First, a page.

For more delectable photographs and discussions of food around the world (and not necessarily at the top of it), check out Wanderfood Wednesday at Wanderlust and Lipstick.


The Tetons from a Dog-Trot Cabin

Standing in the breezeway of the settler’s dog-trot cabin, the sod roof sheds sandy sparks when the wind rises. Moisture from the dirt floor has been trawled by a broom so many times, it’s glossy in spots. And cold and hard as concrete.

The single window of the home lopsidedly frames the massive Tetons. To enjoy the view straight-on it’s necessary to kneel beneath the low ceiling. On my knees to photograph the scene, the cold seeps through my jeans. The sharp, snow covered crags cause my eyes to glance away for the softer bits of stray light coming through the gaps in the lodgepole pine logs. A powerful stroke of wind puffs the heavy snow into swirls covering the upper peaks of the mountains. It quickly chases down the cabin. Pulling my coat tighter around me, a few steps land me back in the warmth of the May sun.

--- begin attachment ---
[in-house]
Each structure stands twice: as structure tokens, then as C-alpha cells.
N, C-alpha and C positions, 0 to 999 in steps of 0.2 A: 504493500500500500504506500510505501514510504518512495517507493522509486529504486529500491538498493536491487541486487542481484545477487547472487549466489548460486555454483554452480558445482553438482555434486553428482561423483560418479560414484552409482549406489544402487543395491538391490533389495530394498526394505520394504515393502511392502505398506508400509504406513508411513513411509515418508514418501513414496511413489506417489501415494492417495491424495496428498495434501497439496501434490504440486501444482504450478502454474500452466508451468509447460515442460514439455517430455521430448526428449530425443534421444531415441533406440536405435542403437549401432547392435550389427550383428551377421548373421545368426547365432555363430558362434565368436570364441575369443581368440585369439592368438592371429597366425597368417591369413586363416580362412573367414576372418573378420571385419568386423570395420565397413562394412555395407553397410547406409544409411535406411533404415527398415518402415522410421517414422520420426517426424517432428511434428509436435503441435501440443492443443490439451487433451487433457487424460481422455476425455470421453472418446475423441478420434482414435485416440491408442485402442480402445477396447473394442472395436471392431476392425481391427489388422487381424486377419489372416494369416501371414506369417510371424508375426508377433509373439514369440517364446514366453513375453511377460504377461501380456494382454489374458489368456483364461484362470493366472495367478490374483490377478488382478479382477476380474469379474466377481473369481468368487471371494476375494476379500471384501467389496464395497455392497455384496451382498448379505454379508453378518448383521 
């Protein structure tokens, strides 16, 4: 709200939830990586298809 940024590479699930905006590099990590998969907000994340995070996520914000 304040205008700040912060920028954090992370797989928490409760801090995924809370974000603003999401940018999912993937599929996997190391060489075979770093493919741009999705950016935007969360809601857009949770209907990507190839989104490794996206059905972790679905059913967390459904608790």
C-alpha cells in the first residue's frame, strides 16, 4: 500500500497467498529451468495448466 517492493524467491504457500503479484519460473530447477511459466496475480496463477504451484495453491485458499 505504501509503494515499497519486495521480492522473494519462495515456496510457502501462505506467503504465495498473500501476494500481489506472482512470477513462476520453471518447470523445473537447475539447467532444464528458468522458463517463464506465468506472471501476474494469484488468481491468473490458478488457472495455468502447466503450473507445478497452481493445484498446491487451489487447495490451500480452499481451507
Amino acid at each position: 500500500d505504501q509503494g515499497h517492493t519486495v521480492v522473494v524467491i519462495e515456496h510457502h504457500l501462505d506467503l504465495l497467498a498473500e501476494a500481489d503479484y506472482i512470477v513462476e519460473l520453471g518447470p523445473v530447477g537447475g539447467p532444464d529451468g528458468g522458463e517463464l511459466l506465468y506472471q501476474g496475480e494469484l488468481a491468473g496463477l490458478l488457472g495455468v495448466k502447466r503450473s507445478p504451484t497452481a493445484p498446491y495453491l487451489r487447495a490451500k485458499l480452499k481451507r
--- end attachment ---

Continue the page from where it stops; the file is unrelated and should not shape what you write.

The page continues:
Dog-Trot Cabin

Standing at the back of the cabin, the ancient panoptic beauty of these mountains rivets my attention and the discomfort of the chill is momentarily forgotten. The next blast of air turns my head back to the cabin. There, in between the pioneer’s only separation from the elements and the view of which I can never get enough, their struggle comes to life.

The truth is one of the most photographed, most photogenic scenes in America was of little consolation in the isolation of the brutal environment.